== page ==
A preschooler will be in a temper tantrum phase because they just finished doing something fascinating. They will want to continue doing it and can’t understand why you won’t let them. A kindergartner will be in a temper tantrum phase because they’re just learning what they like to do and don’t enjoy.
As you can see, younger children don’t have tantrums because they’re tired or hungry or anything else; they have temper tantrums because it’s a phase that they’re going through, and the reason behind it is up to them.
Here are eight simple tips for dealing with toddlers having tantrums that will work in most cases.
8 Easy Tips for How to Deal with Toddlers Having Tantrums
Accept that this is normal – There’s nothing you can do about it. These are just the feelings of a toddler who doesn’t understand that they shouldn’t be having a tantrum. Your child is not spiteful or fussy, and she’s not purposely trying to hurt you or your family. She’s going through a phase that is normal but difficult and frustrating.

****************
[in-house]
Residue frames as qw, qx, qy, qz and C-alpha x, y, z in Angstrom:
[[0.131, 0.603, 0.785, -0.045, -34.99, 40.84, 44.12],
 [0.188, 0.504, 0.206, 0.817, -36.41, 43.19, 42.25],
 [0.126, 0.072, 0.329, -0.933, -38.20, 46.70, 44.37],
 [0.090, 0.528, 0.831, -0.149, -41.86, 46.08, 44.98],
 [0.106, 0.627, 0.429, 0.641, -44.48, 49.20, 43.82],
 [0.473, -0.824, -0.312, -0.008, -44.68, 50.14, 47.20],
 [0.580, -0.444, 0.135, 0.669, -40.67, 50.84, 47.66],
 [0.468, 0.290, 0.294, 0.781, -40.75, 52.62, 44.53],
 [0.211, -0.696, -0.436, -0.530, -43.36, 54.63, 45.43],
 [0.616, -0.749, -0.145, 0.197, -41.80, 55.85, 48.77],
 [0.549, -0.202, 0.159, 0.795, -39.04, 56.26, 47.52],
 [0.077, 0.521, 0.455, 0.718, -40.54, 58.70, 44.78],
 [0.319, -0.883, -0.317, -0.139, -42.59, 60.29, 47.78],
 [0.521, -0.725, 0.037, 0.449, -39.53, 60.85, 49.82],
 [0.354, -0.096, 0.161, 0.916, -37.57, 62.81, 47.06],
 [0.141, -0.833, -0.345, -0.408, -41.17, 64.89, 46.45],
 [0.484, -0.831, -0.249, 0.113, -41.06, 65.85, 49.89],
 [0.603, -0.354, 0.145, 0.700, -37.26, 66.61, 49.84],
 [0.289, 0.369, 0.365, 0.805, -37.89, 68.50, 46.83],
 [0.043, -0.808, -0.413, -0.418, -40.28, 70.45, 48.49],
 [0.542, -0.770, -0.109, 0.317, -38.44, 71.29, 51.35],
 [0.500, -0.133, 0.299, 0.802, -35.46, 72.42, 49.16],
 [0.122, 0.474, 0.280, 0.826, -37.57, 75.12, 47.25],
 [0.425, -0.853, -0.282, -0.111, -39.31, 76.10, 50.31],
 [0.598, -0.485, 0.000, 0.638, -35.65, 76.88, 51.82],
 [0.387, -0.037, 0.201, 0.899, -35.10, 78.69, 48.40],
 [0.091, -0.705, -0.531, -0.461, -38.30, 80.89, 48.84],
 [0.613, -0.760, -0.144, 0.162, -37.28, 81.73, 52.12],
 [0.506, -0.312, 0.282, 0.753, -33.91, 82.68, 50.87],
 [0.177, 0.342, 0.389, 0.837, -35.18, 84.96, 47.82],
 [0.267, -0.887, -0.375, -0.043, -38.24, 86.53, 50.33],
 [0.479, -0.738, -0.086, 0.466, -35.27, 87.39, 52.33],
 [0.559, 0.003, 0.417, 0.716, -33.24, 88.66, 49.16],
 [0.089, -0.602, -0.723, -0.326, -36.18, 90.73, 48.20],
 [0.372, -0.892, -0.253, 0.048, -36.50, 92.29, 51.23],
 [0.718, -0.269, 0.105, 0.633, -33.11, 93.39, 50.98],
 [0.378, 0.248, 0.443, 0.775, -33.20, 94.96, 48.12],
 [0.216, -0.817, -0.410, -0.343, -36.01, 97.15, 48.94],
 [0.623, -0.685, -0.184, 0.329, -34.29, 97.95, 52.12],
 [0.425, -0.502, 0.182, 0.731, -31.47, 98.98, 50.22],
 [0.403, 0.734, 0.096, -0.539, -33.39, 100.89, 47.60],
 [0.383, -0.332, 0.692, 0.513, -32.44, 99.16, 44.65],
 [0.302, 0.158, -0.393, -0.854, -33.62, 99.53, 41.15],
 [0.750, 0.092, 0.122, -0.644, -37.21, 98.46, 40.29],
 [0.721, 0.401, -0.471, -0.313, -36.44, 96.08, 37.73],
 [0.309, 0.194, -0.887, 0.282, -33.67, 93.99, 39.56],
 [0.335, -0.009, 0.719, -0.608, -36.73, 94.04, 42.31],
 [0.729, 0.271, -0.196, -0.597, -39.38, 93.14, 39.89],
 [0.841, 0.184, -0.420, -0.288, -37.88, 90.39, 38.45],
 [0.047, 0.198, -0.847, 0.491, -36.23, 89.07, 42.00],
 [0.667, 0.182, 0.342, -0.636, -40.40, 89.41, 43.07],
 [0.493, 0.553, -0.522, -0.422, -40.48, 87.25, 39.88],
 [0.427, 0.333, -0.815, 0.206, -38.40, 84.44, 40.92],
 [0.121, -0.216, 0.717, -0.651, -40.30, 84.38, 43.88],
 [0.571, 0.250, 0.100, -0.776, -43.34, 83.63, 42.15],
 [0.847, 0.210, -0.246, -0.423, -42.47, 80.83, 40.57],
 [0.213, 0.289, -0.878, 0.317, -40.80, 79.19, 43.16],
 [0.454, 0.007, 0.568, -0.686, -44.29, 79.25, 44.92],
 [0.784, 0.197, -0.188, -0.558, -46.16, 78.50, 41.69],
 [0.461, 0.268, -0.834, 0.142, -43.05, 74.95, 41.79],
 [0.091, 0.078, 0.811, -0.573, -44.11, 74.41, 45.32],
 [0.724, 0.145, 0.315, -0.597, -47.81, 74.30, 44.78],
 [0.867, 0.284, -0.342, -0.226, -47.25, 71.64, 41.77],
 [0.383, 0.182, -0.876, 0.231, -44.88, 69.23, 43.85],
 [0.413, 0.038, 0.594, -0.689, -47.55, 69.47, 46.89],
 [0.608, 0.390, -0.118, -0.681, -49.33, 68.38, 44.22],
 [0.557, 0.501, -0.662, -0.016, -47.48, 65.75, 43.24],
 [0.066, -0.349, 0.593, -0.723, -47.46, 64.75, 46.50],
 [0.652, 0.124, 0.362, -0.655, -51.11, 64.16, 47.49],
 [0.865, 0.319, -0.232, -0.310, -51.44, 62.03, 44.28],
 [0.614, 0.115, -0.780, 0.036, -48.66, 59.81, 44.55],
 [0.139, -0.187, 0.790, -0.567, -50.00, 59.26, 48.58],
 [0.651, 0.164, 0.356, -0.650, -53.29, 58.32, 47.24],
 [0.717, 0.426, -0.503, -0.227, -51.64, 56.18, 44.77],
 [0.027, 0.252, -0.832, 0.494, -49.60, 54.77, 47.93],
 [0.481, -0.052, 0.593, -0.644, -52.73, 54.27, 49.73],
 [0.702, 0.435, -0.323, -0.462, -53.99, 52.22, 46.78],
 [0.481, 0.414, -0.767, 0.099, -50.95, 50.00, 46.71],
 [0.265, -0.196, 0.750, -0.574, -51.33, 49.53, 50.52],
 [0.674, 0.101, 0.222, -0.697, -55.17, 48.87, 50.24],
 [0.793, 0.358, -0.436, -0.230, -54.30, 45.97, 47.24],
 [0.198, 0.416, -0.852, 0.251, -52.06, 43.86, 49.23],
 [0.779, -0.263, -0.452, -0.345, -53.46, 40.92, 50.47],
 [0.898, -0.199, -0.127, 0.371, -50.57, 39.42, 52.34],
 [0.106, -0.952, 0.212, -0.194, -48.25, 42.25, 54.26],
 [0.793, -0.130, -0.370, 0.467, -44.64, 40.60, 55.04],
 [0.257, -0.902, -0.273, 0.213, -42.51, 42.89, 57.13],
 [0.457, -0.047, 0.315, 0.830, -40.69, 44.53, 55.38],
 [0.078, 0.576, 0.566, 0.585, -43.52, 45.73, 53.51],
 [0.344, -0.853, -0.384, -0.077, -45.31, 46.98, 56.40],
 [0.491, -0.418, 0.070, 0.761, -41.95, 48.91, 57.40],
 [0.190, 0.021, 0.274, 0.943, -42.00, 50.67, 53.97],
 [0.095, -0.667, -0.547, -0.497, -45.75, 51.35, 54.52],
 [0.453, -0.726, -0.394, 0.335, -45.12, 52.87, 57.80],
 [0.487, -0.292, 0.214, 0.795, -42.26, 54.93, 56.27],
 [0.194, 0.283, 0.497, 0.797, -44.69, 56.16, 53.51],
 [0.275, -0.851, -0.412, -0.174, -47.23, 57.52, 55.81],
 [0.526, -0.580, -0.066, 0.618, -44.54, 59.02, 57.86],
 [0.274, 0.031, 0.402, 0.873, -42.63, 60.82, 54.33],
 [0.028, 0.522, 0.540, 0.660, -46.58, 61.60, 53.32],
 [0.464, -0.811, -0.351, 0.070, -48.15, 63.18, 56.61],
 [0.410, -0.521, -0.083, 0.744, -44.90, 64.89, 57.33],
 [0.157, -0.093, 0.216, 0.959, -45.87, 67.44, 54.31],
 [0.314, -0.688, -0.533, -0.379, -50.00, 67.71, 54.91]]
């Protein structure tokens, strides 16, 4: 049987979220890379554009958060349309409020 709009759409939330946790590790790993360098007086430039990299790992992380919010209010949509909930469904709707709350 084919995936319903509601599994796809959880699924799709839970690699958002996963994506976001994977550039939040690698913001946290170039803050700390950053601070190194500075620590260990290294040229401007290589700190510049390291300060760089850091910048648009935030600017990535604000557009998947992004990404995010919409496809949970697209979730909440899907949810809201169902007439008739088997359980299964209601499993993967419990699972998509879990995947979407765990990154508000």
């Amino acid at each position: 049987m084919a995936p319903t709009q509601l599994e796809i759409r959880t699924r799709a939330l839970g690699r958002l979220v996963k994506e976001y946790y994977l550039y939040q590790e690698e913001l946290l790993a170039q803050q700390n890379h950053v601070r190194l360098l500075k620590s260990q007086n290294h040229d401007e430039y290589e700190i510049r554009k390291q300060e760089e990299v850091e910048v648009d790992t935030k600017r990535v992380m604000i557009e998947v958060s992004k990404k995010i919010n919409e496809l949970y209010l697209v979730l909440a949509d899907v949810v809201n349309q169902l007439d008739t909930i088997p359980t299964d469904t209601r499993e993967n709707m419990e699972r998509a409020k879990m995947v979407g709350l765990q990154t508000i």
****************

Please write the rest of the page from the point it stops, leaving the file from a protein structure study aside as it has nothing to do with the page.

Don’t take it personally – Your toddler doesn’t have tantrums because she hates you or because you’re a terrible parent. She has these tantrums because she’s not mature enough to control her emotions and communicate with you effectively. It is your child’s way of telling you that something isn’t right and that she needs something in her life to change. You should not take tantrums personally.
Stay calm – If you let your emotions out, you’ll only make the situation worse. Your toddler is frustrated, and she’s showing it because she’s a kid who takes things personally. Don’t assume that personally, nor should you get upset about the tantrum or feel angry. It would be best if you remained neutral to give your child a sense of security.